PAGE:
Maritime rescue vessels sprang into action yesterdayto execute a training exercise that involved a "chemical spill", after two tankers "collided" off Singapore.
Other ships in what is one of the world's busiest waterways kept their distance as officers from 20 agencies took to the water.
The scenario centred on a 128m-long tanker that "collided" with another along the Sinki Fairway, "spilling" 500 tonnes of Xylene, an industrial chemical that is both toxic and flammable.
Two Singapore Civil Defence Force (SCDF) vessels were among the first responders to enter the contaminated area, spraying water to create a "curtain" to disperse chemical fumes.
A containment boom - a floating barrier used to prevent chemicals or oil from spreading - was deployed around the tanker, while a chemical site team tested the atmosphere for toxic and flammable gases and vapours.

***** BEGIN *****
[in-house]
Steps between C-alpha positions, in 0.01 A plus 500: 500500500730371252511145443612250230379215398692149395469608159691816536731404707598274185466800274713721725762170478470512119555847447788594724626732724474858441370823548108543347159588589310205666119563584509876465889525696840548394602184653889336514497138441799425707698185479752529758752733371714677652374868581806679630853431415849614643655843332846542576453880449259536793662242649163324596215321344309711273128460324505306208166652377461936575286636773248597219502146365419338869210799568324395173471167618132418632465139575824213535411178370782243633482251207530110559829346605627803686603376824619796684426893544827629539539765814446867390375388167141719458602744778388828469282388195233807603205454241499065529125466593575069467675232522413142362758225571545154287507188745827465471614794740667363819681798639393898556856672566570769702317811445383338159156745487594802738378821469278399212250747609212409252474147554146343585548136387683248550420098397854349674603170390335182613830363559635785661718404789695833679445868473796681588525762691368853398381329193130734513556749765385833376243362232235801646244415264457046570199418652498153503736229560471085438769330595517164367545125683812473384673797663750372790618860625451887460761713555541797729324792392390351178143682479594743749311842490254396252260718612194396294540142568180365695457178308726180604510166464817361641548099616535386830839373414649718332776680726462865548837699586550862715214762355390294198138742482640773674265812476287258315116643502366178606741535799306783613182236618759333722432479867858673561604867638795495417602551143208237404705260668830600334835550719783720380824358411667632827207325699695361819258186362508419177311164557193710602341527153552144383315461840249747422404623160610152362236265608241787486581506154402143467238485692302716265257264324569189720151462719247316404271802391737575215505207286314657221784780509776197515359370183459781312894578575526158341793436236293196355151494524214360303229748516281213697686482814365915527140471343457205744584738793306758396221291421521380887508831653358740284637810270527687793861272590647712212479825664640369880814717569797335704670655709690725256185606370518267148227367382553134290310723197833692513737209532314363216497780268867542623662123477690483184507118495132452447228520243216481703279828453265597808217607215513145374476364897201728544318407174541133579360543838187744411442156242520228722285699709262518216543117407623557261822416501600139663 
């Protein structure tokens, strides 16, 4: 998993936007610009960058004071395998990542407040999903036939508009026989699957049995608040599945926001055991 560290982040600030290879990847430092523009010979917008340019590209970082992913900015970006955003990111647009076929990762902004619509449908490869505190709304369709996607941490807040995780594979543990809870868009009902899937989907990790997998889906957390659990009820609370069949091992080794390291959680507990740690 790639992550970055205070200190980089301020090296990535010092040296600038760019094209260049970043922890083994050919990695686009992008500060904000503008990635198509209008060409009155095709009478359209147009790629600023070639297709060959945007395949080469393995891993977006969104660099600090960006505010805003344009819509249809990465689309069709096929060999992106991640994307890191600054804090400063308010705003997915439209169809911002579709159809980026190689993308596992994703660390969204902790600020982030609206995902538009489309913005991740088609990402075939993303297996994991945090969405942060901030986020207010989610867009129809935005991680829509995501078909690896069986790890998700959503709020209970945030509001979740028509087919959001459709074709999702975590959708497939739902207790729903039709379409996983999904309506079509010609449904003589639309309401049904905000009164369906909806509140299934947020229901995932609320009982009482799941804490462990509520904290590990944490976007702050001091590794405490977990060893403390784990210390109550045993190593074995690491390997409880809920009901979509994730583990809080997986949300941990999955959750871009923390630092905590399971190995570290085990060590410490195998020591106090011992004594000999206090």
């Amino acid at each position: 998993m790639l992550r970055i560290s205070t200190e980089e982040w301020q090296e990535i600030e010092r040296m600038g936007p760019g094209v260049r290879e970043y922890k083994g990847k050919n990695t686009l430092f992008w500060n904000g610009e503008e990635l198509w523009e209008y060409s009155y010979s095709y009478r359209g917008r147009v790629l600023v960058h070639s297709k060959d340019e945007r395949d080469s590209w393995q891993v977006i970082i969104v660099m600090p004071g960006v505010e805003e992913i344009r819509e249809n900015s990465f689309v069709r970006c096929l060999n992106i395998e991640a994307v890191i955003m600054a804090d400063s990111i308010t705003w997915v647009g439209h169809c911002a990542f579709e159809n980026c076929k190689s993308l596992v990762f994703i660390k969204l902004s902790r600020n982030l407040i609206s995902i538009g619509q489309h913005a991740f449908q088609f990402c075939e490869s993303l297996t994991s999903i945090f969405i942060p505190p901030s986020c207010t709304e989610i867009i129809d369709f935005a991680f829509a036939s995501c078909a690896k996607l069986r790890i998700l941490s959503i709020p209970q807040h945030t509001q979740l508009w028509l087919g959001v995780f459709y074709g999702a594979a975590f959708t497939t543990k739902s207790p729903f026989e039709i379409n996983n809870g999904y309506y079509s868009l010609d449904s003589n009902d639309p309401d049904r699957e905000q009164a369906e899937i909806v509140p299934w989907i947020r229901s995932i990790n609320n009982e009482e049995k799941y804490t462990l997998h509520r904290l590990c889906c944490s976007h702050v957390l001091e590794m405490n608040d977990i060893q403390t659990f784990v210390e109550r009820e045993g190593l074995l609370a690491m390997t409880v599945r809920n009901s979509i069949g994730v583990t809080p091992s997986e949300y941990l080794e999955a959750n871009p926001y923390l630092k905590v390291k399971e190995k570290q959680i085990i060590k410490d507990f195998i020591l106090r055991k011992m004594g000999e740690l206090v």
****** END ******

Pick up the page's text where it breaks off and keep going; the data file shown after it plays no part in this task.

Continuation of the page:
A drone surveyed the area from the air.
The exercise was organised by the Maritime and Port Authority of Singapore (MPA) to test the mobilisation and coordination of inter-agency resources in responding to a chemical spill in local waters. It involved 150 personnel from 20 agencies, including the Singapore Police Coast Guard and the Republic of Singapore Navy.
The exercise ended with the authorities boarding the tanker and medically evacuating two crew members who had "inhaled" the chemical.
The rest of the crew were evacuated and taken through the decontamination process.
MPA chief executive Quah Ley Hoon said: "Today's exercise demonstrated our collective responsiveness and tested multi-agency cooperation in managing chemical pollution in one of the busiest waterways in the world."
Captain Daknash Ganasen, senior director of the MPA's operations and marine services division, added: "Through this exercise, we are able to coordinate, manage and execute the plan and ensure that we are able to respond in the given time under stressful conditions. "